picture of boy smiling and eating sandwich: the best for for kids teeth in the lunchbox

What You Need to Know About Packing a Tooth Friendly Lunchbox

 In this interview with the amazing Dr Samantha Byrne, former dentist and lecturer in Oral Microbiology at The Melbourne University we talk healthy teeth habits and all the best food for kid’s teeth to pack in their lunchboxes. Sam is Mum to three boys and has an amazing and informative instagram account @_the_tooth_fairy_ that you need to follow…but first read this helpful interview!

Before we talk about the best food for kid’s teeth in the lunchbox, let’s talk about you!

Your role sounds really interesting – what attracted you to the dentistry field and what do you enjoy most about it?

I always loved science at school, and also loved working with my hands so I thought dentistry would be a good mix of both. After working as a dentist for 4 years I decided to give up clinical dentistry and do a PhD in oral microbiology as that was the area I found most interesting.

My work days are a wonderful mix of laboratory research and teaching at the Melbourne Dental School. In the lab we are investigating the bacteria that cause tooth decay and gum diseases and I really enjoy the combination of problem solving and discovery. When I am teaching, my students are learning about oral diseases and most importantly, how they can help their patients prevent them which is very satisfying to be a part of.

picture of tooth brush and model of teeth The Best Food for Kid's Teeth in the Lunchbox

Why is good oral hygiene important? 

Our mouths are filled with lots of different microorganisms, mostly bacteria. Many of these help keep us healthy. However, when they grow on our teeth as dental plaque, some of these bacteria are able to cause tooth decay and gum diseases.

Tooth decay is a preventable disease however in Australia almost half of all 6 year olds have decay in their baby teeth. This can result in pain, infection requiring antibiotics, difficulty eating and time off kindergarten and school.

Maintaining good oral hygiene by removing dental plaque with thorough regular tooth brushing is an important step in preventing oral diseases.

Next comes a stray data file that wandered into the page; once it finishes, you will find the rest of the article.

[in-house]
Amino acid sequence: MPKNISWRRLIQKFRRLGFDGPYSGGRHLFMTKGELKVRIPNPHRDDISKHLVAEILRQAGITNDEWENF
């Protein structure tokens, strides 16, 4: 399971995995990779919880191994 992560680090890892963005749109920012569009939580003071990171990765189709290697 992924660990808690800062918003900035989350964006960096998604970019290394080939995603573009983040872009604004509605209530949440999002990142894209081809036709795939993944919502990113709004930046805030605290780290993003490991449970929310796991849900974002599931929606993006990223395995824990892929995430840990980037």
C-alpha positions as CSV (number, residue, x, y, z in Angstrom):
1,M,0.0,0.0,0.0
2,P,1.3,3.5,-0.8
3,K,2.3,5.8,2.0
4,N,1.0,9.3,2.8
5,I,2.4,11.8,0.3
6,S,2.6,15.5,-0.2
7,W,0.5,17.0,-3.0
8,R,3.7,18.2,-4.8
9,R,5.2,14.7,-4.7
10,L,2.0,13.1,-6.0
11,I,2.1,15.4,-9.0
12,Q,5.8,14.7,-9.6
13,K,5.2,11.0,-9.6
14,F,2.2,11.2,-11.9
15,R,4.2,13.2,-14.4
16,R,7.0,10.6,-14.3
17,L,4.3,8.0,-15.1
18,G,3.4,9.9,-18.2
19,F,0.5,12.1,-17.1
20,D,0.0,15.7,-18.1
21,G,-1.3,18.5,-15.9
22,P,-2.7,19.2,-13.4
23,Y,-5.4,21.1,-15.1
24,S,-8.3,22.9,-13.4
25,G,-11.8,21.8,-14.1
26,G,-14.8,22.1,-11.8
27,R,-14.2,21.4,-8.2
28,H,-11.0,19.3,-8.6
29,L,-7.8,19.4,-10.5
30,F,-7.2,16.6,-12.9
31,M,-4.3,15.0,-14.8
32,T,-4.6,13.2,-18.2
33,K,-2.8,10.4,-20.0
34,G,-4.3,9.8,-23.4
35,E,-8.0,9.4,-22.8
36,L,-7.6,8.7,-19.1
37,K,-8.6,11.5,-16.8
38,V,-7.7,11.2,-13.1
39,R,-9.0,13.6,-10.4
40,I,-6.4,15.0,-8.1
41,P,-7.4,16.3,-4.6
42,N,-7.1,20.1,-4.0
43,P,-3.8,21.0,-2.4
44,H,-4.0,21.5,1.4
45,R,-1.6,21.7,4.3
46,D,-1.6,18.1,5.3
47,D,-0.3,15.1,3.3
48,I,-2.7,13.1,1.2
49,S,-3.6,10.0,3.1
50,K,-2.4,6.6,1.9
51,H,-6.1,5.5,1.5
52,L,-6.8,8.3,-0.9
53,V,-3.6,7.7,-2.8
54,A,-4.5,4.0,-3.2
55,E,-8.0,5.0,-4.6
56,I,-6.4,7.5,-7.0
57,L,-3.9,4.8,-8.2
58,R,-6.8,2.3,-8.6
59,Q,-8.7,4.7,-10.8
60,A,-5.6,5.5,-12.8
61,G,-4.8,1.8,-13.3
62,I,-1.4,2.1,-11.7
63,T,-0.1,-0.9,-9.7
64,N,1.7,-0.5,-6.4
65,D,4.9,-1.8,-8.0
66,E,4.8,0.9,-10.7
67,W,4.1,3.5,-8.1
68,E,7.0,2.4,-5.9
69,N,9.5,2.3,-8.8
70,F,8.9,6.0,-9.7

We also know that good oral health is important for good general health.

How have you developed good oral hygiene practices in your own family?

My children (ages 5, 7 and 11) have learnt about how important it is to brush their teeth to prevent tooth decay from a very young age so regular tooth brushing is now a habit that fits easily into our daily routine. There are some lovely books available for different ages that help reinforce the importance of oral hygiene.

But it can be tricky getting to this point! Teeth should be brushed twice a day; after breakfast and before bed. Wrestling to clean teeth however isn’t a great start to a calm bedtime, particularly when children are very little! Introducing tooth cleaning as soon as teeth are present in the mouth and trying to make it fun can help. Teeth, nappy, story, bed worked as a good routine for us.

The stubborn toddler stage might need some gentle negotiation where perhaps they have a go of brushing your teeth or teddy’s teeth before you do theirs, and lots of praise helps but my one rule is that teeth will always be brushed!

picture of small child brushing their teeth: The Best Food for Kid's Teeth in the Lunchbox
Teeth should be brushed twice a day; after breakfast and before bed. Wrestling to clean teeth however isn’t a great start to a calm bedtime, particularly when children are very little! Introducing tooth cleaning as soon as teeth are present in the mouth and trying to make it fun can help.

There is a lot of focus about moving away from refined sugar, are other sugars actually any better for our teeth?

This is a really good question. Tooth decay is caused by bacteria in our mouth turning the sugar we eat into acid. This acid causes damage by dissolving the calcium and phosphate mineral from teeth. Over time if this damage is not repaired holes will form in the teeth.